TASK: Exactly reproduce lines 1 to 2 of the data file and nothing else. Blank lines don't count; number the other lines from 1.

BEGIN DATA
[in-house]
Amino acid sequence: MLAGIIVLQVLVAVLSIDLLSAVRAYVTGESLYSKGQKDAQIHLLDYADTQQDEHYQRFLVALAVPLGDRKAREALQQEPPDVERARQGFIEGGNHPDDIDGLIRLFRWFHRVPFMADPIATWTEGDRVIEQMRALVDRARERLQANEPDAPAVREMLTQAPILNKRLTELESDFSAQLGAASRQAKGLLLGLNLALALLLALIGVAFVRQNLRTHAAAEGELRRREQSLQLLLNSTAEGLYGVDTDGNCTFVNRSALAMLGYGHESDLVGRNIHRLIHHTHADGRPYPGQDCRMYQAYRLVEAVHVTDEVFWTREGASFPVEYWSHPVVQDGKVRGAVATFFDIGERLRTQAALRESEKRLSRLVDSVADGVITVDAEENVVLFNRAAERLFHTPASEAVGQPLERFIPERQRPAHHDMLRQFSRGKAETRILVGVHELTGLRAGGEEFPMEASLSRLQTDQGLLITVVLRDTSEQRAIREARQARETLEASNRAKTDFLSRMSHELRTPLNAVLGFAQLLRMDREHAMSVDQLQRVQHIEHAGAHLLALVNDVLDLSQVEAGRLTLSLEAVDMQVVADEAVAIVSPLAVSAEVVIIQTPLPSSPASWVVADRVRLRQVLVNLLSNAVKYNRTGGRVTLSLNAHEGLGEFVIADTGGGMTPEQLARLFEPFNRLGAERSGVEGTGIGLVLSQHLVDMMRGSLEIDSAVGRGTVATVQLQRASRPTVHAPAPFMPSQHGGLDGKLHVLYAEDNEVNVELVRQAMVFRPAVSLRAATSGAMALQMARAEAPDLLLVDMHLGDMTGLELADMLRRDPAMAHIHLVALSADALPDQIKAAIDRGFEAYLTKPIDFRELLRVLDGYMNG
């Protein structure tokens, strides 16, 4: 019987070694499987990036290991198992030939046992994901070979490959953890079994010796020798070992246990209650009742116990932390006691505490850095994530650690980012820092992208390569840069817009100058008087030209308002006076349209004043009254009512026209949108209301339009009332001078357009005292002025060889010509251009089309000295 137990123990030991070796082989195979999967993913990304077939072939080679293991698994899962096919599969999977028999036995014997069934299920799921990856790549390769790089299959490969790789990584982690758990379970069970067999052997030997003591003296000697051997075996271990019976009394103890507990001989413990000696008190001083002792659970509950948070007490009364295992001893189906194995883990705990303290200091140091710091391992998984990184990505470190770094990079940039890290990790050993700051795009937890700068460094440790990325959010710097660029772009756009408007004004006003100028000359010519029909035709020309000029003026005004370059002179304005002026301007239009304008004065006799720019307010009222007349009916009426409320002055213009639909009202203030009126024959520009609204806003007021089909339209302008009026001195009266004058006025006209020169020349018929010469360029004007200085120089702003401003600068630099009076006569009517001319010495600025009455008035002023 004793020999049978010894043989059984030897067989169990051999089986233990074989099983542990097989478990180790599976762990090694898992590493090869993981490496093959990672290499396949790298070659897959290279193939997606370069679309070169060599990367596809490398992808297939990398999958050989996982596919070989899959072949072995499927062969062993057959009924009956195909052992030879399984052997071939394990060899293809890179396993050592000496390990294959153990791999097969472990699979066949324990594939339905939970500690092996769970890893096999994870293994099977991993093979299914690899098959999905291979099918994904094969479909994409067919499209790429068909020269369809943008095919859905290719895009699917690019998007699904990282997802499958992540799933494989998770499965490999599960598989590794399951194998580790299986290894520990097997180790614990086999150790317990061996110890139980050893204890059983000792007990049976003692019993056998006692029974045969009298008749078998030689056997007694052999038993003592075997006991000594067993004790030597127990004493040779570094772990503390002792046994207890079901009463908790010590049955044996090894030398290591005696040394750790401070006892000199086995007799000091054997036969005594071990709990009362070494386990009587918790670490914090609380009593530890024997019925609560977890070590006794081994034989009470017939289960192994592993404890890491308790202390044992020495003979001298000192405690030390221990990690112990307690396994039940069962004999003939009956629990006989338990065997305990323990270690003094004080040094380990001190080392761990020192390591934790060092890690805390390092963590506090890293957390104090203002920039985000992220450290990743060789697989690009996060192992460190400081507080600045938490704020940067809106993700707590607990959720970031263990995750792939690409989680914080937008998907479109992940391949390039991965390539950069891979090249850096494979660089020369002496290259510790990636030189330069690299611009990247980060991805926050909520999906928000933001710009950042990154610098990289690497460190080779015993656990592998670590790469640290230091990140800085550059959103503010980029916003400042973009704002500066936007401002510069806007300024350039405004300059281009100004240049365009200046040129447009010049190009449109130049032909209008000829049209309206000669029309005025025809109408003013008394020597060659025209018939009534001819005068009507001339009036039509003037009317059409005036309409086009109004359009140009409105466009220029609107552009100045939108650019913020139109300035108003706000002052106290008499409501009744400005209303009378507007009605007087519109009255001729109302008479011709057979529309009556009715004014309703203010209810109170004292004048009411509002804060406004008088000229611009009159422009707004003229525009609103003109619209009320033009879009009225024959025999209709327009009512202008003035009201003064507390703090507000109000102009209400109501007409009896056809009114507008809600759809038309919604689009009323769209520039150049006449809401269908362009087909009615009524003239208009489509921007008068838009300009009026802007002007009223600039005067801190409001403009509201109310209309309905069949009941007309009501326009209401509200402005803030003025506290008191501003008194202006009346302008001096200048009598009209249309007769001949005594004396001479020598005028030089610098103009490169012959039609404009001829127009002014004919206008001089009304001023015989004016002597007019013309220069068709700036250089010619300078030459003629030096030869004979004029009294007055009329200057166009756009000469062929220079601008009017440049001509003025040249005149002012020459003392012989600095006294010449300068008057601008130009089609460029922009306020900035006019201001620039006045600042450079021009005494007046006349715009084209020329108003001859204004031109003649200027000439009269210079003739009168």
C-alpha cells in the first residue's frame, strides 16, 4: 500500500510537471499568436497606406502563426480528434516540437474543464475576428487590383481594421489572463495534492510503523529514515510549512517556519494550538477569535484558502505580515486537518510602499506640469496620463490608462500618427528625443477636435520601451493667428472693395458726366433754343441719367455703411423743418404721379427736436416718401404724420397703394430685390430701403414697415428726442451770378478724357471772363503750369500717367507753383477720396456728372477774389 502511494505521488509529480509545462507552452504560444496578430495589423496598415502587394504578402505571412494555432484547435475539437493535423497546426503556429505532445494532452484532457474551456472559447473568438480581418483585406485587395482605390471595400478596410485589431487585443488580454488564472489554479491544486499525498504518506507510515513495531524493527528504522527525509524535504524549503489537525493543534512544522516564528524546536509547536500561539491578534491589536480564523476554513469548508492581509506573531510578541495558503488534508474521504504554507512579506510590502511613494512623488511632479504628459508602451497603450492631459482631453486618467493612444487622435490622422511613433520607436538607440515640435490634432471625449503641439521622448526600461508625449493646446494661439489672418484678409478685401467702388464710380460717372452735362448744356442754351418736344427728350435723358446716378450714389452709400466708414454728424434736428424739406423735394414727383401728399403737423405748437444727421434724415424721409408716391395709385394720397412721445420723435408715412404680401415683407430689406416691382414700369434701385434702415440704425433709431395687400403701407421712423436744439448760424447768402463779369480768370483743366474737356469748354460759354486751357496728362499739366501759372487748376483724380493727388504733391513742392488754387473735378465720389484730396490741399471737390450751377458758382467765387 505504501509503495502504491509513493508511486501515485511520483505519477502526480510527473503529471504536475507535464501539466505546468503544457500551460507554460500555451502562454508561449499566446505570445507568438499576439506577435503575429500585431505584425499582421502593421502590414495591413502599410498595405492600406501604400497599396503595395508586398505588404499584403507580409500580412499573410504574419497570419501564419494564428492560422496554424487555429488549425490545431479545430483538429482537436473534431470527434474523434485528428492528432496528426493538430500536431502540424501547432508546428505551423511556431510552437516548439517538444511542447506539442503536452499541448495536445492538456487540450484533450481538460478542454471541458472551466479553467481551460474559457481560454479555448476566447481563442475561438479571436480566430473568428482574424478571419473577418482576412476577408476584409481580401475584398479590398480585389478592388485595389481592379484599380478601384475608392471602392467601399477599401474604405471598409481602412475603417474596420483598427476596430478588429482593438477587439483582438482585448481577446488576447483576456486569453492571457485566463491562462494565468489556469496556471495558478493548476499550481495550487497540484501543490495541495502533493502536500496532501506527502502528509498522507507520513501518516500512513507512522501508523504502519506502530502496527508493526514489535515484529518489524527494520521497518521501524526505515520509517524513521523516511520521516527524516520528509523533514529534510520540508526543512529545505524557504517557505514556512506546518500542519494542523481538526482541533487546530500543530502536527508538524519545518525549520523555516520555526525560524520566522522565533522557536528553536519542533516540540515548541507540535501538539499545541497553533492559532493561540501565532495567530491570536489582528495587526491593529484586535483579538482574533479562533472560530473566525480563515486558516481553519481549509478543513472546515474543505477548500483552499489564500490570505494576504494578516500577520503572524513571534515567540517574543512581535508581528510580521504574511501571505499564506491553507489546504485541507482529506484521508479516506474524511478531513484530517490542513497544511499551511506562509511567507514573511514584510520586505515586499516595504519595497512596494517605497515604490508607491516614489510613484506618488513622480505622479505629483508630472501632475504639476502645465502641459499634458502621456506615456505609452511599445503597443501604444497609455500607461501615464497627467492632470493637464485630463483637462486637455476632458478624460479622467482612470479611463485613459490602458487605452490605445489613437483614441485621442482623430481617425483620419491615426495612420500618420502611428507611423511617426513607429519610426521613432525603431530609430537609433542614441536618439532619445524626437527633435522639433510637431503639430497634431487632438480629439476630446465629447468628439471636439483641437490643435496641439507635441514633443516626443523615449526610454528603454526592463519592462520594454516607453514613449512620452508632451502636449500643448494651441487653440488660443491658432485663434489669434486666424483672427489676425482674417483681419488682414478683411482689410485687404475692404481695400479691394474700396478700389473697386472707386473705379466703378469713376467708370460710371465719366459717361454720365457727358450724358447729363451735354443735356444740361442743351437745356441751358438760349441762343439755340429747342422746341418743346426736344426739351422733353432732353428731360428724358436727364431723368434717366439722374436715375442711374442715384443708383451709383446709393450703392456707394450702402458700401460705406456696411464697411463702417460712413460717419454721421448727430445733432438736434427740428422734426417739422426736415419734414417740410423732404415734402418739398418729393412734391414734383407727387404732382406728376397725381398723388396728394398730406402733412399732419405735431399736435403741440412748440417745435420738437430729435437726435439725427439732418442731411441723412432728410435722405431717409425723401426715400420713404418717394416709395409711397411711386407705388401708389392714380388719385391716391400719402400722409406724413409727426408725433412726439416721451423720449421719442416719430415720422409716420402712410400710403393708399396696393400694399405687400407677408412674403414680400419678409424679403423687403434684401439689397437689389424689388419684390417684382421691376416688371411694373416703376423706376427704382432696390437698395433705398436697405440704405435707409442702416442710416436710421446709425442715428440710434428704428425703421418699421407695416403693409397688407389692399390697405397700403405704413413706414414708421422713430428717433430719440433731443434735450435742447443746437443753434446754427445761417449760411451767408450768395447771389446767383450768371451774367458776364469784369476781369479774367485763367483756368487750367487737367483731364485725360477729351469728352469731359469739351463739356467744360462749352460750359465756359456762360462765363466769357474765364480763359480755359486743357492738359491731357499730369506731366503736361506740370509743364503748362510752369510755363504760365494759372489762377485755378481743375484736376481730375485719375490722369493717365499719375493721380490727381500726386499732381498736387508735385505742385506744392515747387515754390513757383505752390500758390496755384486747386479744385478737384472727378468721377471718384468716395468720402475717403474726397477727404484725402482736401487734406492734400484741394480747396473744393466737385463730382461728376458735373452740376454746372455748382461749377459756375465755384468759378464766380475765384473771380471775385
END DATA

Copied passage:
[in-house]
Amino acid sequence: MLAGIIVLQVLVAVLSIDLLSAVRAYVTGESLYSKGQKDAQIHLLDYADTQQDEHYQRFLVALAVPLGDRKAREALQQEPPDVERARQGFIEGGNHPDDIDGLIRLFRWFHRVPFMADPIATWTEGDRVIEQMRALVDRARERLQANEPDAPAVREMLTQAPILNKRLTELESDFSAQLGAASRQAKGLLLGLNLALALLLALIGVAFVRQNLRTHAAAEGELRRREQSLQLLLNSTAEGLYGVDTDGNCTFVNRSALAMLGYGHESDLVGRNIHRLIHHTHADGRPYPGQDCRMYQAYRLVEAVHVTDEVFWTREGASFPVEYWSHPVVQDGKVRGAVATFFDIGERLRTQAALRESEKRLSRLVDSVADGVITVDAEENVVLFNRAAERLFHTPASEAVGQPLERFIPERQRPAHHDMLRQFSRGKAETRILVGVHELTGLRAGGEEFPMEASLSRLQTDQGLLITVVLRDTSEQRAIREARQARETLEASNRAKTDFLSRMSHELRTPLNAVLGFAQLLRMDREHAMSVDQLQRVQHIEHAGAHLLALVNDVLDLSQVEAGRLTLSLEAVDMQVVADEAVAIVSPLAVSAEVVIIQTPLPSSPASWVVADRVRLRQVLVNLLSNAVKYNRTGGRVTLSLNAHEGLGEFVIADTGGGMTPEQLARLFEPFNRLGAERSGVEGTGIGLVLSQHLVDMMRGSLEIDSAVGRGTVATVQLQRASRPTVHAPAPFMPSQHGGLDGKLHVLYAEDNEVNVELVRQAMVFRPAVSLRAATSGAMALQMARAEAPDLLLVDMHLGDMTGLELADMLRRDPAMAHIHLVALSADALPDQIKAAIDRGFEAYLTKPIDFRELLRVLDGYMNG